Lethbridge-East MLA Nathan Neudorf said he’s very pleased with his government’s newly-tabled budget, despite the fiscal belt tightening that will affect Albertans.
Neudorf believes the plan is a fair one, in light of Alberta’s financial realities.
“To be able to provide a budget that gets us back to balance in four years, with cuts of only 2.8 per cent to bring that to balance, that’s a pretty moderate and very responsible tact to take,” he said.
The Lethbridge-East MLA noted the budget protects current funding for health care and education, but Holy Spirit Catholic School Division Superintendent Chris Smeaton said schools in the area will still feel the pinch.
“When you get a budget that’s the same, really it’s less services,” Smeaton said.
“We expected that. You’ve got a growing province, we’ve got a growing school division, so if it’s the same number that you got last year, then you know that it’s probably a little bit down in terms of what you can offer.”
Smeaton said his school division will be forced to dip further into its surplus, after already using more than $600,000 to balance its books over the past year.
Post-secondary students in Lethbridge will also be impacted, with the freeze on tuition being lifted.
Increases will be capped at seven per cent per year, to a maximum of 21 per cent over three years.
University of Lethbridge president and vice-chancellor Mike Mahon said that while he’s not quite sure what the tuition increase will look like for students in Lethbridge just yet, he hopes the institution will remain affordable for future students.
“We’re in a position where we are not at the high-end of the scale from a tuition standpoint,”he said.
“That will give us some latitude, at least to look at what’s a reasonable increase from a tuition perspective.”
The University of Lethbridge will see a 3.2 per cent grant decrease in terms of Campus Alberta Grant funding for the 2019-20 fiscal year in the new budget, as well as a suspension to the Infrastructure Maintenance Program (IMP) grant, which was expected to be $4.2 million.
“We know now that we will have some fairly significant reductions that we’re going to have to deal with this fiscal year and moving forward,” Mahon said.
“For the University of Lethbridge, it means that we’re going to have to work really hard to ensure that we look at the resources we have and the reductions that are related to those resources in a really critical way.”
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Neudorf said the changes for post-secondary students will be gradual, and recommended that Albertans try to keep things in perspective.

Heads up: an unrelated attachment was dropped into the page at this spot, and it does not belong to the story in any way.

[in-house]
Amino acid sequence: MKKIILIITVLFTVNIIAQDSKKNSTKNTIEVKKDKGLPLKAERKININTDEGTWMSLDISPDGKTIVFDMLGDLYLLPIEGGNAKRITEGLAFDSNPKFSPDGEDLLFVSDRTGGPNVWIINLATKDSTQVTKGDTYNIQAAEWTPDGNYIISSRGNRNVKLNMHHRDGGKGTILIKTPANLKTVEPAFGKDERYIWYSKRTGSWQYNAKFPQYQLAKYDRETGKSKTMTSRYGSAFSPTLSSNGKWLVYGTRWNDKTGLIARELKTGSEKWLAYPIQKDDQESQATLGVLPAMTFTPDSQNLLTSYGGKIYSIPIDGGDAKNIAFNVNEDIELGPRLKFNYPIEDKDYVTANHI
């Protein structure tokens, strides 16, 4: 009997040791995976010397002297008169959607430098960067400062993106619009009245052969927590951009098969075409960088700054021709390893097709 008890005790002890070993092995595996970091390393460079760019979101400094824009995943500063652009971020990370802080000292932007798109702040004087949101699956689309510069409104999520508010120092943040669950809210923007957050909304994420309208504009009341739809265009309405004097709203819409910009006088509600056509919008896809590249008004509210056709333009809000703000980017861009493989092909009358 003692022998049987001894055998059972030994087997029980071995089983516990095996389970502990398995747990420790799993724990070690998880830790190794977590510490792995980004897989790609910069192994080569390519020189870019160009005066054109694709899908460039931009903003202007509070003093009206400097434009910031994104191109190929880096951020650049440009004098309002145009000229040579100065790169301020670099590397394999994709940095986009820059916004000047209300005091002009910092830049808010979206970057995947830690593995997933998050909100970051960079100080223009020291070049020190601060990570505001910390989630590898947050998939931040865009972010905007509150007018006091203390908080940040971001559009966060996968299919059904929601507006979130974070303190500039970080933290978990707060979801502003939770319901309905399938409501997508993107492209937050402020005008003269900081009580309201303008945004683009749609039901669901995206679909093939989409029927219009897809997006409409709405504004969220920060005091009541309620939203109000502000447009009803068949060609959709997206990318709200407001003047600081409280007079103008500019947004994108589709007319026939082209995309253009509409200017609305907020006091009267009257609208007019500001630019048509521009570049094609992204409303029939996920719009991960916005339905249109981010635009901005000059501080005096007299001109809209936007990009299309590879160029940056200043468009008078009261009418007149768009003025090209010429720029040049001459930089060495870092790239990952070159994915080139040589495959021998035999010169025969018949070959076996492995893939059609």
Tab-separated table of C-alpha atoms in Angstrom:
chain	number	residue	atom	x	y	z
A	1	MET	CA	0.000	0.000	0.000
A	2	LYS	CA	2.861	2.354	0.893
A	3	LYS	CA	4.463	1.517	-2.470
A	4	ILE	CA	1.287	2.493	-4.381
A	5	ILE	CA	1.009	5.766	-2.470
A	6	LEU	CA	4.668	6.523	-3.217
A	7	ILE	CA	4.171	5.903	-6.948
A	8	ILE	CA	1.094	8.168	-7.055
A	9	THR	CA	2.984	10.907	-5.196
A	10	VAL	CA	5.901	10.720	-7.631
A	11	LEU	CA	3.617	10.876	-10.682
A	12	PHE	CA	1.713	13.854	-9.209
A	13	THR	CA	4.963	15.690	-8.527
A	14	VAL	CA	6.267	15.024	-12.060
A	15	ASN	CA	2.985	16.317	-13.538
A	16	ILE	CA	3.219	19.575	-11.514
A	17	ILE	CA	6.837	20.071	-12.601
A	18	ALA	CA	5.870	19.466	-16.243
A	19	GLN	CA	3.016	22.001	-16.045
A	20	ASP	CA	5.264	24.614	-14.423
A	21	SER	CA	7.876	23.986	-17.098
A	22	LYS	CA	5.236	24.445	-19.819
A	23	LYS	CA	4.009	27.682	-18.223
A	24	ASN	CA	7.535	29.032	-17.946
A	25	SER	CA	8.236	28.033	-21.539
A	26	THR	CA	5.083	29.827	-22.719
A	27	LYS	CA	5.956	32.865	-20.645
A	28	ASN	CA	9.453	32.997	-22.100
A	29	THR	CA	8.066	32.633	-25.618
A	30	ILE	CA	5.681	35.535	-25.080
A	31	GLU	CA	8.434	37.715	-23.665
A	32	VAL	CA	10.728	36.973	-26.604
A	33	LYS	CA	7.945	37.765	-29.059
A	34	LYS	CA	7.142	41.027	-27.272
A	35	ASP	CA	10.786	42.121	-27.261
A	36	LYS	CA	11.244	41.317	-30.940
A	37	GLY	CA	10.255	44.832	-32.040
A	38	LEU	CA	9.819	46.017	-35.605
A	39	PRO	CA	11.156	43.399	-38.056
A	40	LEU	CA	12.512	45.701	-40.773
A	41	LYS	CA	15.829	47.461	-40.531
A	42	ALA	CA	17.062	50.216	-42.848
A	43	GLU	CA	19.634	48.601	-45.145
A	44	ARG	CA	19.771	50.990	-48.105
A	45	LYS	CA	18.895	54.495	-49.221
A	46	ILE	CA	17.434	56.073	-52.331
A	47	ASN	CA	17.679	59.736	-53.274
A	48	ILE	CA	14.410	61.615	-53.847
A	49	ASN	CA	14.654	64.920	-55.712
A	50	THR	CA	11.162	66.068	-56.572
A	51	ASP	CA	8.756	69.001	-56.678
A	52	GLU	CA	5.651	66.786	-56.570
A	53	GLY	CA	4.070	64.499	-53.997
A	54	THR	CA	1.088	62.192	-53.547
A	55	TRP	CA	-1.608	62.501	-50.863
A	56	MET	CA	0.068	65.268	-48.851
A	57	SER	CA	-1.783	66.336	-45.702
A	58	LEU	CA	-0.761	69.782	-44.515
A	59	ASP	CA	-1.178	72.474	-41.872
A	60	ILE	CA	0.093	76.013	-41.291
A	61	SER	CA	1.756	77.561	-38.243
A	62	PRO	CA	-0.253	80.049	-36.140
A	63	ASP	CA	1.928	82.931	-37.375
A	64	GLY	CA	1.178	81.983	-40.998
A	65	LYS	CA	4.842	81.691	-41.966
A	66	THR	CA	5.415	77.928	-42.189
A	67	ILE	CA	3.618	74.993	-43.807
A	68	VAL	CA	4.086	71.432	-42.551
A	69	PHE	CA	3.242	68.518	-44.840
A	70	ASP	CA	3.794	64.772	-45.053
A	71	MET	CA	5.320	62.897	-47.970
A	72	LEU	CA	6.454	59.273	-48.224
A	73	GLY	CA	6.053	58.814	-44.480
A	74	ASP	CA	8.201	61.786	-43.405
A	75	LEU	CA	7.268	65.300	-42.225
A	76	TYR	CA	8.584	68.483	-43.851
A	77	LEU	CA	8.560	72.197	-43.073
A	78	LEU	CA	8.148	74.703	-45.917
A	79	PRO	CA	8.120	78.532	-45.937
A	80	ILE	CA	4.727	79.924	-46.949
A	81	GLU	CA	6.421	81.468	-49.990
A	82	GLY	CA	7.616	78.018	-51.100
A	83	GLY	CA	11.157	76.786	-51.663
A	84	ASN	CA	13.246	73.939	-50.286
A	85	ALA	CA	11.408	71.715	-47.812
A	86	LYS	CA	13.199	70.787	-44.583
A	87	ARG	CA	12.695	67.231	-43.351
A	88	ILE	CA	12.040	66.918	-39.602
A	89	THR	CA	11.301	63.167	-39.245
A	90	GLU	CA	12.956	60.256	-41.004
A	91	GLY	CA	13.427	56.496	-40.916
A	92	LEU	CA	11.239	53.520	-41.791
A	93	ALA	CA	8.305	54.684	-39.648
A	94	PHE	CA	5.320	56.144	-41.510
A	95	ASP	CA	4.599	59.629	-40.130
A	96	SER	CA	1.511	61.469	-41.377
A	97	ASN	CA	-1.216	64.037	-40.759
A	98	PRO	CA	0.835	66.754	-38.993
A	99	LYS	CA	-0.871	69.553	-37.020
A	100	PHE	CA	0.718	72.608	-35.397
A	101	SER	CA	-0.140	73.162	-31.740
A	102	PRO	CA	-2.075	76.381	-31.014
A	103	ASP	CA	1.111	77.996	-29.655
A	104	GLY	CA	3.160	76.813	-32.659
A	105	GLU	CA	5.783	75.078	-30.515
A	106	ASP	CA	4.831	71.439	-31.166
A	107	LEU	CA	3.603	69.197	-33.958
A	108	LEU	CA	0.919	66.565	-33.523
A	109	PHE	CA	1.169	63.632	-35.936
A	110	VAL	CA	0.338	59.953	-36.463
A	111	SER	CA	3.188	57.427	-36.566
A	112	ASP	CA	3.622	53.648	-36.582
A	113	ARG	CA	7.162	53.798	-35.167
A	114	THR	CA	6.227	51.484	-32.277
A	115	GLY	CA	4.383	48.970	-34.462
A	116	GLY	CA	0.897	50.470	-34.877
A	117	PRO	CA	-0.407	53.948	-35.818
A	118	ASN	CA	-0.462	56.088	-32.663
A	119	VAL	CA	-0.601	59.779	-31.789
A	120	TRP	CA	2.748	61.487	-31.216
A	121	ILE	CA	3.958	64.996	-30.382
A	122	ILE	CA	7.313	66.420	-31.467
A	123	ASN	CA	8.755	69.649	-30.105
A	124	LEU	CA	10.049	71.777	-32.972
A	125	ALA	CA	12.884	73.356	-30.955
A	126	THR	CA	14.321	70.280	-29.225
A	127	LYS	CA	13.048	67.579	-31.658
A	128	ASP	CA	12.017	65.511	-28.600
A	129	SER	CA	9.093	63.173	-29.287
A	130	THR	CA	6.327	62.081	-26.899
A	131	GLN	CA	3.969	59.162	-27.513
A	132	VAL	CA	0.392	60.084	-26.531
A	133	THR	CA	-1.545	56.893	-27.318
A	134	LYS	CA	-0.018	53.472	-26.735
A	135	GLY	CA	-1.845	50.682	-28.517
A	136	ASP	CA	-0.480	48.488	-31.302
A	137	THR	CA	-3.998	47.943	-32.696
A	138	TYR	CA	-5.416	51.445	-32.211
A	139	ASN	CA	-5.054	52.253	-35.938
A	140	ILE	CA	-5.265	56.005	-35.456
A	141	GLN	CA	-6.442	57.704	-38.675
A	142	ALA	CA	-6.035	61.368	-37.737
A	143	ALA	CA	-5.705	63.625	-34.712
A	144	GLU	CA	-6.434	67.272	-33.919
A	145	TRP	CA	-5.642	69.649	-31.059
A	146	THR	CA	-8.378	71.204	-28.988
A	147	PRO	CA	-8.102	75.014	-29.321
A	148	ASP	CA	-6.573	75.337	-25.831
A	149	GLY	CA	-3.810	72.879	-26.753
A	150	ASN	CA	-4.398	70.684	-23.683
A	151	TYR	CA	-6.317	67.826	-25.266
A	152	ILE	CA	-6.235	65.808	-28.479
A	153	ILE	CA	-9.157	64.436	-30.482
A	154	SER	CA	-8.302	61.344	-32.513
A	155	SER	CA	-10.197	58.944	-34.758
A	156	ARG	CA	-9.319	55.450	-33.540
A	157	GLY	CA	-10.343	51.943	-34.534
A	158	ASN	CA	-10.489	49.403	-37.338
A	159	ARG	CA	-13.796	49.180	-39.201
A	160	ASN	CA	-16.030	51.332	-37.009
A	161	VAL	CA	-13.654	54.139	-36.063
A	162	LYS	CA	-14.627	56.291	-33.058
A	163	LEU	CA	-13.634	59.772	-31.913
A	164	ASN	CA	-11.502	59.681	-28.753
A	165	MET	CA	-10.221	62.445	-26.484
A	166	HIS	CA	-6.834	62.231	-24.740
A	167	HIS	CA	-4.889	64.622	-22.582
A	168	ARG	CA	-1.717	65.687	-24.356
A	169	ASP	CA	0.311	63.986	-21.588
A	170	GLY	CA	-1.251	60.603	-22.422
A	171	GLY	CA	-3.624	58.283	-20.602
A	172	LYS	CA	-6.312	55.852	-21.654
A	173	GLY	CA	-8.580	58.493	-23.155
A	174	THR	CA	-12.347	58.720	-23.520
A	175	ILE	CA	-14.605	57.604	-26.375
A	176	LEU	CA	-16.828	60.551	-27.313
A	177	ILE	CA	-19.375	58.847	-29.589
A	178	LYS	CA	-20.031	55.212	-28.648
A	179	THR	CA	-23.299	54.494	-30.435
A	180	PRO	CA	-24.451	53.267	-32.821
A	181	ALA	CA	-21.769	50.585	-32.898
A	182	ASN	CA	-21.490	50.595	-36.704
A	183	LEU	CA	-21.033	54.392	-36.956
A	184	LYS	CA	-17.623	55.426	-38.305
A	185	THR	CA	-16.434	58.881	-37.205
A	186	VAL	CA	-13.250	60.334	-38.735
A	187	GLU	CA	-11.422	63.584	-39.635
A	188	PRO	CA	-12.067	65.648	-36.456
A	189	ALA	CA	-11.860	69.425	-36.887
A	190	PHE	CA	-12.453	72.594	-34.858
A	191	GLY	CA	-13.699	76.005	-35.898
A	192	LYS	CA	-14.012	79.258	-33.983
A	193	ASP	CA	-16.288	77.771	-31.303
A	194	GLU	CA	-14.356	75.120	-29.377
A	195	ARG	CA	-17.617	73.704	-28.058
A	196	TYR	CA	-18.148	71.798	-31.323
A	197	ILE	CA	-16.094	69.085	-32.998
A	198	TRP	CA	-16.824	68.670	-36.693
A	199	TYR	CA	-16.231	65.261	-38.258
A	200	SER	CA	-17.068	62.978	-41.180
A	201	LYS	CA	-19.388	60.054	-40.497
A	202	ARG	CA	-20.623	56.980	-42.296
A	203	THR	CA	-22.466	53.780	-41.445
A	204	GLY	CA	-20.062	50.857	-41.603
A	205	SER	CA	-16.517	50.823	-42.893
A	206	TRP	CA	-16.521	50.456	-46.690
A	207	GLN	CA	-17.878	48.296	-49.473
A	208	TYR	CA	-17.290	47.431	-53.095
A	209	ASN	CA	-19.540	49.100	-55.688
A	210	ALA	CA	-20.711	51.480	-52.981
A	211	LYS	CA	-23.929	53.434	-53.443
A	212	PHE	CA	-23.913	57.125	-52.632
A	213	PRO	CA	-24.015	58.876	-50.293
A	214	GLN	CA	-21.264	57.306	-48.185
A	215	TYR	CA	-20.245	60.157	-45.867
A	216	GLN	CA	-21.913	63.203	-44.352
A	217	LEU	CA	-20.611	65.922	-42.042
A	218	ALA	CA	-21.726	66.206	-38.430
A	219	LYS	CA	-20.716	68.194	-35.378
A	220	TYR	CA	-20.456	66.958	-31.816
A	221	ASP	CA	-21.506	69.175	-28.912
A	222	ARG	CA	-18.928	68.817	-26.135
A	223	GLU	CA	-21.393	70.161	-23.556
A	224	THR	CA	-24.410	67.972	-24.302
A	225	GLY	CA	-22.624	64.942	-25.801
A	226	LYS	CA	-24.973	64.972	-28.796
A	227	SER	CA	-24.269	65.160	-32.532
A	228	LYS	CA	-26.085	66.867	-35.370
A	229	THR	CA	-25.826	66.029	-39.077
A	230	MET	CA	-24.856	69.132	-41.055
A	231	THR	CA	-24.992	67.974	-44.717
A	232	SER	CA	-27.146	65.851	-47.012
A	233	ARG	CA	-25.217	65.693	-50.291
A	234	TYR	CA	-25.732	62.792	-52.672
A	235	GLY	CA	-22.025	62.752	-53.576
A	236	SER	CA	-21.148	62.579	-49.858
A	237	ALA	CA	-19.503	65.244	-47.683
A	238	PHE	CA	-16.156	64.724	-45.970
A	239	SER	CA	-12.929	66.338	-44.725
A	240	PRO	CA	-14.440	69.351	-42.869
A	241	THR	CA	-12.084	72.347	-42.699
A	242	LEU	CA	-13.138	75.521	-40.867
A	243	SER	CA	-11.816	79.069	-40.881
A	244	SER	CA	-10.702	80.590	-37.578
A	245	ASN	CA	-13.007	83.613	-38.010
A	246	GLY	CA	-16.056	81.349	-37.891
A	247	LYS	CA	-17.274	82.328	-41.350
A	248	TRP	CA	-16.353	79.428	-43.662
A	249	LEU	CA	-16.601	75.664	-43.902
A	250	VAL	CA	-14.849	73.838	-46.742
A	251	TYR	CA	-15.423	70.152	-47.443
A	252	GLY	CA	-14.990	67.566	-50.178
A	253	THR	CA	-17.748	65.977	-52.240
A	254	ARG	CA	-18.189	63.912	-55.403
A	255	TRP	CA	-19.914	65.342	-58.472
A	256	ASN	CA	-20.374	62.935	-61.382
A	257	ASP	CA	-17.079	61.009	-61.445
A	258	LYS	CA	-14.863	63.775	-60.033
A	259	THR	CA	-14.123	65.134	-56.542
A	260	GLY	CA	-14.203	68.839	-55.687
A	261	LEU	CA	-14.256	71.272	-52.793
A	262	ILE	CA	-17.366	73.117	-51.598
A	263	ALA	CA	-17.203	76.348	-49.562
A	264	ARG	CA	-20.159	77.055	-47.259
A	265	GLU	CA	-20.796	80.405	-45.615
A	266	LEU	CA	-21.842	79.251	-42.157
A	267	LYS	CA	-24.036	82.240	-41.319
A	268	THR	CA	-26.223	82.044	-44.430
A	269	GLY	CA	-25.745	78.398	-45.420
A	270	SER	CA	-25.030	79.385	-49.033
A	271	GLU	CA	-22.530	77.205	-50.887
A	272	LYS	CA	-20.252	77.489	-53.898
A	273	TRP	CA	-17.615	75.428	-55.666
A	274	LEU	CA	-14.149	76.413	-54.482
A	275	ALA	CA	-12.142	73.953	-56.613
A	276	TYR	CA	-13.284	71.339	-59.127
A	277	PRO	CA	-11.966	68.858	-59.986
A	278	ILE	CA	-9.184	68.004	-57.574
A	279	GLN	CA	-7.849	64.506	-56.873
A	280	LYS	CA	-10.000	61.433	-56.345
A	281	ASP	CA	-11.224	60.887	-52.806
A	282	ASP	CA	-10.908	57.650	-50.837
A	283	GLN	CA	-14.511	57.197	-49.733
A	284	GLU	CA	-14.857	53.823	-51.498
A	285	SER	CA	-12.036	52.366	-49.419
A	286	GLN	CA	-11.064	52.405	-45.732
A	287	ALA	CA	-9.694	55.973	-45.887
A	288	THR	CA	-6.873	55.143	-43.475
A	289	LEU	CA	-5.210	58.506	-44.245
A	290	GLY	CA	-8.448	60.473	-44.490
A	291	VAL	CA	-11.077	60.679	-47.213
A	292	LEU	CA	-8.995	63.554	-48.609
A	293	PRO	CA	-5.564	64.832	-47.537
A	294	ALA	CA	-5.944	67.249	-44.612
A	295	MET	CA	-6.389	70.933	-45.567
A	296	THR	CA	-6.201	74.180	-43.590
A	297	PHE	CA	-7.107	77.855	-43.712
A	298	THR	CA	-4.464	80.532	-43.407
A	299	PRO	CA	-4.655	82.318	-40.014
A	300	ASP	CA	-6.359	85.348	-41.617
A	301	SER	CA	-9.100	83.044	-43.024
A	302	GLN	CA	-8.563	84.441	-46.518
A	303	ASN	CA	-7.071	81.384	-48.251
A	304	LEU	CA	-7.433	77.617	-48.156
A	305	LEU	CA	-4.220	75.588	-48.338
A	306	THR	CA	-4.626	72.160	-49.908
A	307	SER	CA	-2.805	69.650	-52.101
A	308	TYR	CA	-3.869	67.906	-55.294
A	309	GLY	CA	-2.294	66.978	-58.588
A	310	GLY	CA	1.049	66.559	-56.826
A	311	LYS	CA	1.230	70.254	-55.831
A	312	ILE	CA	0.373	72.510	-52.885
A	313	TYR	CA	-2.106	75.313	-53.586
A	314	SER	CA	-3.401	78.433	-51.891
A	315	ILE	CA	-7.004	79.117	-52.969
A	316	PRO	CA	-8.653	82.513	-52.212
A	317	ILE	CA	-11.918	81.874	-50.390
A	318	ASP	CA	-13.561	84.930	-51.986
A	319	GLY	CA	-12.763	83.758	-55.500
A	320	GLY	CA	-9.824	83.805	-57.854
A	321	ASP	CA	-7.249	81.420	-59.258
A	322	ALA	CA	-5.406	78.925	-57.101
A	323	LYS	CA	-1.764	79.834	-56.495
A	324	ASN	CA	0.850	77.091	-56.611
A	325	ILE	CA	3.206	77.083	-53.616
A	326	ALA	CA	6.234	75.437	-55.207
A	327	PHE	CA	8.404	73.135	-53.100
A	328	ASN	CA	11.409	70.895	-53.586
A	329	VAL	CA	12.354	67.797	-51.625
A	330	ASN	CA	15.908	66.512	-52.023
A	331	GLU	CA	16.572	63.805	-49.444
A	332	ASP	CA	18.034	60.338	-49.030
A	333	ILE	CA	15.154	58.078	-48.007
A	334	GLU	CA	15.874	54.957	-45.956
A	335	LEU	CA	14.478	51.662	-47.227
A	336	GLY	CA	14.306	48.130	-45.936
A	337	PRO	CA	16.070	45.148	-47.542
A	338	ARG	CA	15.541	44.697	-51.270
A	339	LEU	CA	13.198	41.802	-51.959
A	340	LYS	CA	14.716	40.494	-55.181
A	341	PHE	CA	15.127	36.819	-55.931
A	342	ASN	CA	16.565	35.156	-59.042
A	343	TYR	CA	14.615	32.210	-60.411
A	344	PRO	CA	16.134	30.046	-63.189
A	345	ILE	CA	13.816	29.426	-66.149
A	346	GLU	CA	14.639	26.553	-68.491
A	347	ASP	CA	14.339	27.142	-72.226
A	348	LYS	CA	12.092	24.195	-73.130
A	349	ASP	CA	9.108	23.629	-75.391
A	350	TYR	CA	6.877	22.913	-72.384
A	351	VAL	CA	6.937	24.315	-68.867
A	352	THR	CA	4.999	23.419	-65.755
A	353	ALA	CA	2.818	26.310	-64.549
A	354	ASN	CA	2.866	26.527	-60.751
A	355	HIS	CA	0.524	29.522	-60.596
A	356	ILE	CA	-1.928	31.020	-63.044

“It is important to understand, Alberta actually currently spends $10,000 more per student than the average of B.C., Ontario, and Quebec. That’s a significant dollar amount,” he said.
“What we don’t want to do is have less people go to universities, but we want it to be more effective.”
Funding for municipalities also saw a reduction.
Mayor Chris Spearman addressed those cuts on Friday.
“As expected, the provincial budget is one of restraint,” Spearman said.
“The big takeaway for Lethbridge is the reduction of MSI (Municipal Sustainability Initiative)capital funding. MSI funding is based on a per-capita basis, so the more people you have, the more money you’re allocated.”
“We’ve relied on this money in the past for significant projects, but we won’t be able to rely on it anymore in the near future, so those projects will likely be delayed.”
The MSI funding is being phased out in exchange for the new Local Government Fiscal Framework Act, which will no longer require municipal census to decide funding.
Under the new fiscal framework, Alberta municipalities will receive $860 million in 2022-23.
Edmonton will get $184 million, $271 million will go to Calgary and $405 million will be divided between every other municipality in Alberta. After 2023, the funding will fluctuate based on the provincial government’s revenue.
While Spearman believes the amount of funds allocated to municipalities outside of Edmonton and Calgary is small, he added there are some important grants included in the budget.
“Some bright spots are grants for policing and mental health,” he said.
“There’s $40 million outlined for opioid response and even though there are no specifics yet on where this will be invested, it’s important that Lethbridge receive its fair share as we are a community that has demonstrated great need on this issue.”
When asked about supportive housing and theHighway 3 bridge replacement project, Spearman responded that there was simply not enough information yet from the province to speculate.
“I think on capital projects that are not absolutely essential, we can see those moved out three to four years,” he said. “For the replacement of the bridge, I would say a commitment would be welcome.
“A commitment of three to four years out would be better than no commitment at all.”